Employers have broken their promise to share the pensions burden with workers, the TUC general secretary is to tell business leaders on Tuesday.
Mr Barber accuses some employers of hypocrisy on pensions
Brendan Barber will tell a CBI meeting that many people are angry at the move away from final salary schemes.
Hundreds of the schemes closed last year and half of the UK's biggest employers are no longer offering them to new workers, the TUC claims.
The CBI says employers alone are not to blame for the pensions crisis.
Final salary schemes link a person's pension to their salary on retirement.
Employers used pension scheme surpluses to take contributions holidays and reductions worth £18.15 billion between 1988 and 2003 and were refunded a further £1.2 billion, according to Mr Barber.
"But, the argument ran, if things became tight, the employer would fulfil their part of the bargain and keep the scheme going," he will tell the conference, which is taking place in Birmingham.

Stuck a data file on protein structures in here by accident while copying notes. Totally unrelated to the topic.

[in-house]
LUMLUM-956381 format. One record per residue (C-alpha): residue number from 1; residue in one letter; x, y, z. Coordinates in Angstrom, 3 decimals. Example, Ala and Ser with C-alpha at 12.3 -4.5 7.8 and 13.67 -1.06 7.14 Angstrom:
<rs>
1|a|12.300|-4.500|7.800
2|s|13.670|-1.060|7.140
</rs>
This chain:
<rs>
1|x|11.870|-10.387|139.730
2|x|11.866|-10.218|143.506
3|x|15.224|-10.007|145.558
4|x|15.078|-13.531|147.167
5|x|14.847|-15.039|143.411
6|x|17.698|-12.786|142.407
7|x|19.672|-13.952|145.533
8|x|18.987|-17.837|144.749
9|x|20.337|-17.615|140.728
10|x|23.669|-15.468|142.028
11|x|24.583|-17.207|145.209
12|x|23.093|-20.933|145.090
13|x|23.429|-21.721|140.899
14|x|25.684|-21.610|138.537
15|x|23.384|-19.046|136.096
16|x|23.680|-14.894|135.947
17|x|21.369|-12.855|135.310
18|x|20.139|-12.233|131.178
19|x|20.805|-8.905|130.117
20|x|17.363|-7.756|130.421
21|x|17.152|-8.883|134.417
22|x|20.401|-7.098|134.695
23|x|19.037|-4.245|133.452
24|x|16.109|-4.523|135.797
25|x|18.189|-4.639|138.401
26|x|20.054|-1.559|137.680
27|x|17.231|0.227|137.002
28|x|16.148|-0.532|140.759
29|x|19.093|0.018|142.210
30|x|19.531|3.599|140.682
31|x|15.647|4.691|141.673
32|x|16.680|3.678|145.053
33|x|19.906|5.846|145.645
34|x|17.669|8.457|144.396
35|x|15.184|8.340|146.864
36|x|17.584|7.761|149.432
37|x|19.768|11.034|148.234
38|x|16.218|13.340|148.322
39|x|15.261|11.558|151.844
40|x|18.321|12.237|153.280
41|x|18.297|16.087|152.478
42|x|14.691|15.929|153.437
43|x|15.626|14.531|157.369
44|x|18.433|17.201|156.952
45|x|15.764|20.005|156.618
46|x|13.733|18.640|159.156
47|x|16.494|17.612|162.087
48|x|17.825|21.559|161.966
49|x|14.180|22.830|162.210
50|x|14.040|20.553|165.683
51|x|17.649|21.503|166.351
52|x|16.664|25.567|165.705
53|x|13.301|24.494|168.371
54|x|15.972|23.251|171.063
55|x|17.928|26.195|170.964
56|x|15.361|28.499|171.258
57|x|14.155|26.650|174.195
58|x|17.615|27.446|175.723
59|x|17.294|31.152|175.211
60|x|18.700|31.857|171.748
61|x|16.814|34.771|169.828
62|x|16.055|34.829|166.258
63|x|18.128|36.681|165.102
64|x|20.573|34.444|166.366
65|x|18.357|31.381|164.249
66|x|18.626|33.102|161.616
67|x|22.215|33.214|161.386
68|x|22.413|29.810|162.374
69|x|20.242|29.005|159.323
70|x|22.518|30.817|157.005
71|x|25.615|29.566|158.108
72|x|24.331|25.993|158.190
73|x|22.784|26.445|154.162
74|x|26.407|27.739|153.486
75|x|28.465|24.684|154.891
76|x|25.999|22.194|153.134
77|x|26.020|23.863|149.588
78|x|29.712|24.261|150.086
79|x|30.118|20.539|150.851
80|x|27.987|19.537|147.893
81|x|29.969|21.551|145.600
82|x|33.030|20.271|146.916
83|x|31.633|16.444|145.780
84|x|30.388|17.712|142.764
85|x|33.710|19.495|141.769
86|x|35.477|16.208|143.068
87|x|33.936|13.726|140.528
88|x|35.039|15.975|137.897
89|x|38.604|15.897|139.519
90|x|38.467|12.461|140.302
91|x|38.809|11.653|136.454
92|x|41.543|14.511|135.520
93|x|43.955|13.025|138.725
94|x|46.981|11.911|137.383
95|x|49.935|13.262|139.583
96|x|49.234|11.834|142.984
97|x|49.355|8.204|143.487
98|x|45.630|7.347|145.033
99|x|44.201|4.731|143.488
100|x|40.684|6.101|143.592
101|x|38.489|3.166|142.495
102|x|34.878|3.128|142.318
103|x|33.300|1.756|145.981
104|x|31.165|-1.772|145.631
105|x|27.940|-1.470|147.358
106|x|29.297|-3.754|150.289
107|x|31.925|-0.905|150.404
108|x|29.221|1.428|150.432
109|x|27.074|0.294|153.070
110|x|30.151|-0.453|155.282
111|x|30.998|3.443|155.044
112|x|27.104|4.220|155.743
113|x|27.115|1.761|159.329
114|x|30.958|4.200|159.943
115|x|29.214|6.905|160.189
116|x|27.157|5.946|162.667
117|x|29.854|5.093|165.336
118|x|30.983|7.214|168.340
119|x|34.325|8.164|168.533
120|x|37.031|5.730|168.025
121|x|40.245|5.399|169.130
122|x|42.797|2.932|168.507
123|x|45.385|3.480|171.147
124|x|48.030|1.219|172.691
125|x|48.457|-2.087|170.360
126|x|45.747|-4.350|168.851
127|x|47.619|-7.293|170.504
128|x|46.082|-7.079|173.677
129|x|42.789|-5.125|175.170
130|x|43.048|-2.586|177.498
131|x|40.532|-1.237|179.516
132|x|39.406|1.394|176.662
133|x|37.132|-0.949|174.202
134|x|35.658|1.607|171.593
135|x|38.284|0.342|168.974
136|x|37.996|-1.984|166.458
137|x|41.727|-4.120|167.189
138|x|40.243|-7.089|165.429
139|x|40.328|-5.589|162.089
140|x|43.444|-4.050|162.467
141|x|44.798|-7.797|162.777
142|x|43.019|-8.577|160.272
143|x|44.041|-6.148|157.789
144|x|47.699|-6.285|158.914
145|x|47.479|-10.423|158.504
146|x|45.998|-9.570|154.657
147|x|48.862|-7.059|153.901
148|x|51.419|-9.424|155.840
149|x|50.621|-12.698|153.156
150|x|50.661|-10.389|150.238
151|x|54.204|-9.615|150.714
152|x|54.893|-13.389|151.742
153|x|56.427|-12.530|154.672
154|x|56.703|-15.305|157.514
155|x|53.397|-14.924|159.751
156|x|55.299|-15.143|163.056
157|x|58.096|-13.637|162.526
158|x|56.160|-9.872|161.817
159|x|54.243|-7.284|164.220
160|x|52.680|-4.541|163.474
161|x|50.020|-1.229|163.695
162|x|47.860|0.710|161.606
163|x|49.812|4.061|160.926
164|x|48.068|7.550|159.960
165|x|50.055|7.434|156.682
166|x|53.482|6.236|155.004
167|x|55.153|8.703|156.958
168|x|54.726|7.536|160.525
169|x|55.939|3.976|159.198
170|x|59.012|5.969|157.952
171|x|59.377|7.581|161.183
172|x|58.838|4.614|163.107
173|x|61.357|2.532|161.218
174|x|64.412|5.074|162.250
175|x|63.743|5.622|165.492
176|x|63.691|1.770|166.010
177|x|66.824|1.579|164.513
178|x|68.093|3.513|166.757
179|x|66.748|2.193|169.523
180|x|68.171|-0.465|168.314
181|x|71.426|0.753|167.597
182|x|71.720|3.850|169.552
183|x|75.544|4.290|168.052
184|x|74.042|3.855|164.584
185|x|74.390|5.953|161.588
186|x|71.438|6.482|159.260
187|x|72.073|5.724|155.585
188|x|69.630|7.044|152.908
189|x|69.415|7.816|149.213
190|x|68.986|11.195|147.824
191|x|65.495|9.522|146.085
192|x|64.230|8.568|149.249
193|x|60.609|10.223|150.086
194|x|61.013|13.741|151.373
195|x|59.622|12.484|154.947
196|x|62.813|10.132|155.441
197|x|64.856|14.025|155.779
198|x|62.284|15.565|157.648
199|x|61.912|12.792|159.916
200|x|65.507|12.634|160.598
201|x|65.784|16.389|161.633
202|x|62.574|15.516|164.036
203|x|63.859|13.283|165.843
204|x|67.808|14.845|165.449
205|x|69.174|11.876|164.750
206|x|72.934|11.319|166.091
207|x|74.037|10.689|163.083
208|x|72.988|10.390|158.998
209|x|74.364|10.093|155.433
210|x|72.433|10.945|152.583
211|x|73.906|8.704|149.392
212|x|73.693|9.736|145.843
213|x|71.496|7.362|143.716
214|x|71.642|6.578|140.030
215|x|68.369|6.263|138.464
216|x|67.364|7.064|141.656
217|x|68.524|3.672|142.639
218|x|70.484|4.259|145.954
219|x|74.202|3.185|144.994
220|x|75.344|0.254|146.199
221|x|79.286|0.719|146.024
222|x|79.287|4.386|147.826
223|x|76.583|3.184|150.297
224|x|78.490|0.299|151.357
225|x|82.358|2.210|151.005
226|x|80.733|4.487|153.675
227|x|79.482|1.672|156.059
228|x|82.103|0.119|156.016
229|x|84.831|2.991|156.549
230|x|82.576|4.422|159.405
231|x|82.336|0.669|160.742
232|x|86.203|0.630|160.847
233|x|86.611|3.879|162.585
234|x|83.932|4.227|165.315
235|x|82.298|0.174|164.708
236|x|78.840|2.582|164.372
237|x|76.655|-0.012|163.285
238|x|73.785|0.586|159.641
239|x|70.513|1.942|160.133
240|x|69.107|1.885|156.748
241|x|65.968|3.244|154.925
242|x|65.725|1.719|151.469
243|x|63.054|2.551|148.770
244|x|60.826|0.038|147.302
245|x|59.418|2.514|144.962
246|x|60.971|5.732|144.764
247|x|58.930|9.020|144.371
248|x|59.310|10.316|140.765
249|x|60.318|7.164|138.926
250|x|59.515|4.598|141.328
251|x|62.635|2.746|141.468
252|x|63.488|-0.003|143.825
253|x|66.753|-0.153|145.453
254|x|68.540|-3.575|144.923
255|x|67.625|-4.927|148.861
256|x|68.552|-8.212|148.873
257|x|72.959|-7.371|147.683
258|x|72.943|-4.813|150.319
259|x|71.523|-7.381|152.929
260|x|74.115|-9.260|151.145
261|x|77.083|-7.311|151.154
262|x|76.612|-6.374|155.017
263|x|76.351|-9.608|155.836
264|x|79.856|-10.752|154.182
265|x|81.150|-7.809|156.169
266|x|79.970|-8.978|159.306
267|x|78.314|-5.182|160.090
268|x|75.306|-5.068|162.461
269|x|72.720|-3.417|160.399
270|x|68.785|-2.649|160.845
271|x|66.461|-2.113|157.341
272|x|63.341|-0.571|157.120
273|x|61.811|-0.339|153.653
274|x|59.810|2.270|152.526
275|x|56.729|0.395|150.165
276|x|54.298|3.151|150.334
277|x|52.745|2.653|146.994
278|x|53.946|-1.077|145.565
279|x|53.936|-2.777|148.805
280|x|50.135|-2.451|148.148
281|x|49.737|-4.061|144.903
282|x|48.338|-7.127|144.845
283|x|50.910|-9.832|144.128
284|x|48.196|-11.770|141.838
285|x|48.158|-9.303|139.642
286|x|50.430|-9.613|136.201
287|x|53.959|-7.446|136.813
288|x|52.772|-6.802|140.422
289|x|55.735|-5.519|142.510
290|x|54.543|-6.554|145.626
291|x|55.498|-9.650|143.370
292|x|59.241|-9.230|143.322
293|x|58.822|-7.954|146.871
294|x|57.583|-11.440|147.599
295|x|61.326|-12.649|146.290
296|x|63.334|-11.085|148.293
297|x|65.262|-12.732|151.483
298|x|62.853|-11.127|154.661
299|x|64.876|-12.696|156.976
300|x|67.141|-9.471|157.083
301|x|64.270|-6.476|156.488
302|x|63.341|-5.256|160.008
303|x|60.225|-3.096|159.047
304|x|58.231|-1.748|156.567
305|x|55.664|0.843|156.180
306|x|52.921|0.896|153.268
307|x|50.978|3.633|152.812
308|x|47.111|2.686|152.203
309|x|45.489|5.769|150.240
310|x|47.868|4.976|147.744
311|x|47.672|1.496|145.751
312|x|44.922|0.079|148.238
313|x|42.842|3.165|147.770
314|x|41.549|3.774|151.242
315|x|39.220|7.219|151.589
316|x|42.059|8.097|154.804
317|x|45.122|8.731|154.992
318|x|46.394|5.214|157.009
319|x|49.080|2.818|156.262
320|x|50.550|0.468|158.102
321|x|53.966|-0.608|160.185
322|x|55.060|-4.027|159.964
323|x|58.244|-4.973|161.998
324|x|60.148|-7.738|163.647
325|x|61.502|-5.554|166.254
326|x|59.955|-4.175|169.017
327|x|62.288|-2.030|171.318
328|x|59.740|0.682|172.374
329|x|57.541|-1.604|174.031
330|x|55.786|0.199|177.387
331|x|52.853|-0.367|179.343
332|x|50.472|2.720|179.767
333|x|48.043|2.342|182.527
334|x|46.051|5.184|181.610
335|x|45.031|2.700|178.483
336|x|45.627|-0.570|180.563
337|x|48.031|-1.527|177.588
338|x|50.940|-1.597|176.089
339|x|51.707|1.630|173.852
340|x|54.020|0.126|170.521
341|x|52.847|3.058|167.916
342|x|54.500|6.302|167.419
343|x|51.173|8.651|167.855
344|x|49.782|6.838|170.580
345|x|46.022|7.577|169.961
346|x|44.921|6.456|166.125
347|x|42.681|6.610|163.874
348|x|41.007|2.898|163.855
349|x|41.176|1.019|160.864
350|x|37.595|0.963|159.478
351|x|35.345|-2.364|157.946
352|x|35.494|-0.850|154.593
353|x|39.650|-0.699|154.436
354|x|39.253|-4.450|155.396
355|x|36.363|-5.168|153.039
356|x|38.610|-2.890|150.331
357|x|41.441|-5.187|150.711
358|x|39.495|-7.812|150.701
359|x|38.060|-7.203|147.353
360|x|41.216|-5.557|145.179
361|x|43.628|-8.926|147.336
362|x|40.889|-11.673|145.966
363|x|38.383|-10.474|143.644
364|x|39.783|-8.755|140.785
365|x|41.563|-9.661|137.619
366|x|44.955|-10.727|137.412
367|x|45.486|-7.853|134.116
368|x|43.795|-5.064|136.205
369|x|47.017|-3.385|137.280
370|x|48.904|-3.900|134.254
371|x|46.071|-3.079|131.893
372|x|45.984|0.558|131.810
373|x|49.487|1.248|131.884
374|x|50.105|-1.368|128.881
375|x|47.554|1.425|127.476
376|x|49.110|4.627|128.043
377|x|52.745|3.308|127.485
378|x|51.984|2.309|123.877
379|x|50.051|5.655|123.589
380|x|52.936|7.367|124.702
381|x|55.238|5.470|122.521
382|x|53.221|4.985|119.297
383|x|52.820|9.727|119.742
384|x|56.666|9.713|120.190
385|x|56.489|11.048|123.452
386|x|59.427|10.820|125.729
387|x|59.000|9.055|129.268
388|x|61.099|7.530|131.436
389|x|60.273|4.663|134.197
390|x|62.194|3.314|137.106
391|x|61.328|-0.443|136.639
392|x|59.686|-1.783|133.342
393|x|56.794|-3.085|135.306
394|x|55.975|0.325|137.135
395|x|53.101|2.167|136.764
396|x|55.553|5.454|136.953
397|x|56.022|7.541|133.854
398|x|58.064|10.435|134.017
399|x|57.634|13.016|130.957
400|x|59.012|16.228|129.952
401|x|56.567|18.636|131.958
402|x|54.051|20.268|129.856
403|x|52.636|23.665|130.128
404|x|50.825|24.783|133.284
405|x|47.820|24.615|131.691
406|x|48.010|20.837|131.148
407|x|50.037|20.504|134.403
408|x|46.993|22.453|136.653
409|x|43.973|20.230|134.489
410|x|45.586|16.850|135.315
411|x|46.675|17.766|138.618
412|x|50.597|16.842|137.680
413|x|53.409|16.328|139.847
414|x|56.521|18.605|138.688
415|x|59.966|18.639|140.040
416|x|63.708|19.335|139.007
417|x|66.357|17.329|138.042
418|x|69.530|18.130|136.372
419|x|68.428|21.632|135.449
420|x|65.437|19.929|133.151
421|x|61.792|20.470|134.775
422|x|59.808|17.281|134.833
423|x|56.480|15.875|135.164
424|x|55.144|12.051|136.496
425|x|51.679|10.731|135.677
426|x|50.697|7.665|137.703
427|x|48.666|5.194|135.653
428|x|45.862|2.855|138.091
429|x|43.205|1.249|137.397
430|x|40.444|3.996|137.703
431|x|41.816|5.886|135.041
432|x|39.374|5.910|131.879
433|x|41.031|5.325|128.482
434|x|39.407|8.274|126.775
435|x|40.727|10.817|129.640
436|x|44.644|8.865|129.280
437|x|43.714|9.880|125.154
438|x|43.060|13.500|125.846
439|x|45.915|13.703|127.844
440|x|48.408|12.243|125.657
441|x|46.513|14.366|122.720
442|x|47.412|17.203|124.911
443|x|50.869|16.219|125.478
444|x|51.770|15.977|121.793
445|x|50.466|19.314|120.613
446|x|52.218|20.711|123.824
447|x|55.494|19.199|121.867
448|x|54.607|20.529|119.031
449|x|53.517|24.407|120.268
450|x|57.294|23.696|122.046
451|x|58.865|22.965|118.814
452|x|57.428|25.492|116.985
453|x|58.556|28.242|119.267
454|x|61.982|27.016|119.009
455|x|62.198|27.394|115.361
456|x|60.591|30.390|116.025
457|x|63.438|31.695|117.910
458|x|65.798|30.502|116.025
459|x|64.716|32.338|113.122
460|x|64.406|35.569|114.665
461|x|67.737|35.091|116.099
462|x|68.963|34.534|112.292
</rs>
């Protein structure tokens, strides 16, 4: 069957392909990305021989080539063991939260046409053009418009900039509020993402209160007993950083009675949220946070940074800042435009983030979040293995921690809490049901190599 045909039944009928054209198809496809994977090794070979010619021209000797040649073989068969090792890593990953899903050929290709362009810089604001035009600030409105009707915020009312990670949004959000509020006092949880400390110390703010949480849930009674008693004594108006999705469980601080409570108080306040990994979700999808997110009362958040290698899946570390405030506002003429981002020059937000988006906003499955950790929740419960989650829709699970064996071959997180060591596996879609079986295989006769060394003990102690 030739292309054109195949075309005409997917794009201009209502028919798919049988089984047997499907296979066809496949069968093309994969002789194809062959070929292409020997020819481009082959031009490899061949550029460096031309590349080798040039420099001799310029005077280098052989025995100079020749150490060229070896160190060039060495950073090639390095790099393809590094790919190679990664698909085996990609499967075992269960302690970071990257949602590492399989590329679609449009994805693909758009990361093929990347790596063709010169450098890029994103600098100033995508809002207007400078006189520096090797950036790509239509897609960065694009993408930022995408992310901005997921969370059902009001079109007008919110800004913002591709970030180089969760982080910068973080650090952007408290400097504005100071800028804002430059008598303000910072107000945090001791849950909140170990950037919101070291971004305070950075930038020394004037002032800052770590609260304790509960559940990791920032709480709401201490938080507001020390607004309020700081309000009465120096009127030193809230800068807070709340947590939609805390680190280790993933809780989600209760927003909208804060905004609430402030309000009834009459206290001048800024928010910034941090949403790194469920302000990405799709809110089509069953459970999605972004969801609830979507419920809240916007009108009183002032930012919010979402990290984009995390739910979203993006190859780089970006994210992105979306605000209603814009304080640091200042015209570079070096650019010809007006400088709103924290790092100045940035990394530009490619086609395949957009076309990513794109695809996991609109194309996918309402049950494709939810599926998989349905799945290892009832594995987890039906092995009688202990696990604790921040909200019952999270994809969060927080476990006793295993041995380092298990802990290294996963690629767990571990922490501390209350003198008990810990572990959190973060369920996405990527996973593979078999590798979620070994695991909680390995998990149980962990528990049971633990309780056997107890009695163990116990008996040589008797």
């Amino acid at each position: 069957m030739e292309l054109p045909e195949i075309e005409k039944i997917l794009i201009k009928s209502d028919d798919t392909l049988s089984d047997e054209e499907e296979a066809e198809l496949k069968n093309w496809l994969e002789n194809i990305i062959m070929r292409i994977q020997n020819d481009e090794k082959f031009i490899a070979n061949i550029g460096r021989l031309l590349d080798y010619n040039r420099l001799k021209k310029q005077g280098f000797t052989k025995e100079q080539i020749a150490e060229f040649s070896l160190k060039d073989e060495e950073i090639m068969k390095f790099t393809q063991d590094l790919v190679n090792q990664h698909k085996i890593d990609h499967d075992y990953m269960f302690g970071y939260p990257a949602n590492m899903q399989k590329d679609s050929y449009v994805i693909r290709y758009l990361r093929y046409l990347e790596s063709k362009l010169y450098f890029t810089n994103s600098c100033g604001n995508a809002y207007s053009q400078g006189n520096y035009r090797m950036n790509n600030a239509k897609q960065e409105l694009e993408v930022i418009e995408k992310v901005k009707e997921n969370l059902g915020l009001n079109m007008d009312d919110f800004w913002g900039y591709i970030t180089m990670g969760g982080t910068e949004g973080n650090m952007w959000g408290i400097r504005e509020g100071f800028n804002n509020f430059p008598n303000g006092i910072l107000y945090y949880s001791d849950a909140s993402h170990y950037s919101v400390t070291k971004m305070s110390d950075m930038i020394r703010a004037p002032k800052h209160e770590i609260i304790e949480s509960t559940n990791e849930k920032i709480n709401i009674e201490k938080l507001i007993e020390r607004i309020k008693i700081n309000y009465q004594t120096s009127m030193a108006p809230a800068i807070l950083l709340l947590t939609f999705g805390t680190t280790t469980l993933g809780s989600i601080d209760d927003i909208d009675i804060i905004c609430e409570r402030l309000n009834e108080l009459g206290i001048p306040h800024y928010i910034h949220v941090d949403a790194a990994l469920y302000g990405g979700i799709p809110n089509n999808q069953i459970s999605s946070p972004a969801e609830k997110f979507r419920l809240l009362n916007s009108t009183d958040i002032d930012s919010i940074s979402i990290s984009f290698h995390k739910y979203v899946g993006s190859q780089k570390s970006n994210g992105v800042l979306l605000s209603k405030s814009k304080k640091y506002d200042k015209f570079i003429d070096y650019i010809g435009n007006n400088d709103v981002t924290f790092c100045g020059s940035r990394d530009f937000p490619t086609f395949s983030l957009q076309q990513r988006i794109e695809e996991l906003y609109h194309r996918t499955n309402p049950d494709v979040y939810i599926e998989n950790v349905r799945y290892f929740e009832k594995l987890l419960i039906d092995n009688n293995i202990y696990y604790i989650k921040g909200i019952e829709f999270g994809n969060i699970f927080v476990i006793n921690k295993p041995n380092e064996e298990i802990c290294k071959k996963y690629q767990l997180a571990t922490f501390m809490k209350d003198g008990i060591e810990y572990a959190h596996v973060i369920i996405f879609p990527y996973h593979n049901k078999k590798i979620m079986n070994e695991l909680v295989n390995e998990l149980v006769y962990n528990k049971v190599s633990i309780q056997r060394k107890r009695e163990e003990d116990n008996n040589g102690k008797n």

"There was an implicit promise that employers would do the right thing. This promise has been broken.
"Thousands of employees are being shifted into riskier schemes which may not suit their needs, while at the same time employers are significantly cutting back the amount they contribute."
Many workers are in schemes that do not suit them, the TUC says
He will also accuse companies of double standards for funding the pensions of directors while at the same time claiming staff schemes are too expensive to run.
A CBI spokesman said it was wrong to make one party the villain of the pensions debate.
The conference will also hear from the Work and Pensions Secretary Alan Johnson and Pensions Commission chairman Adair Turner, who warned last week that people face a 30% cut in retirement income.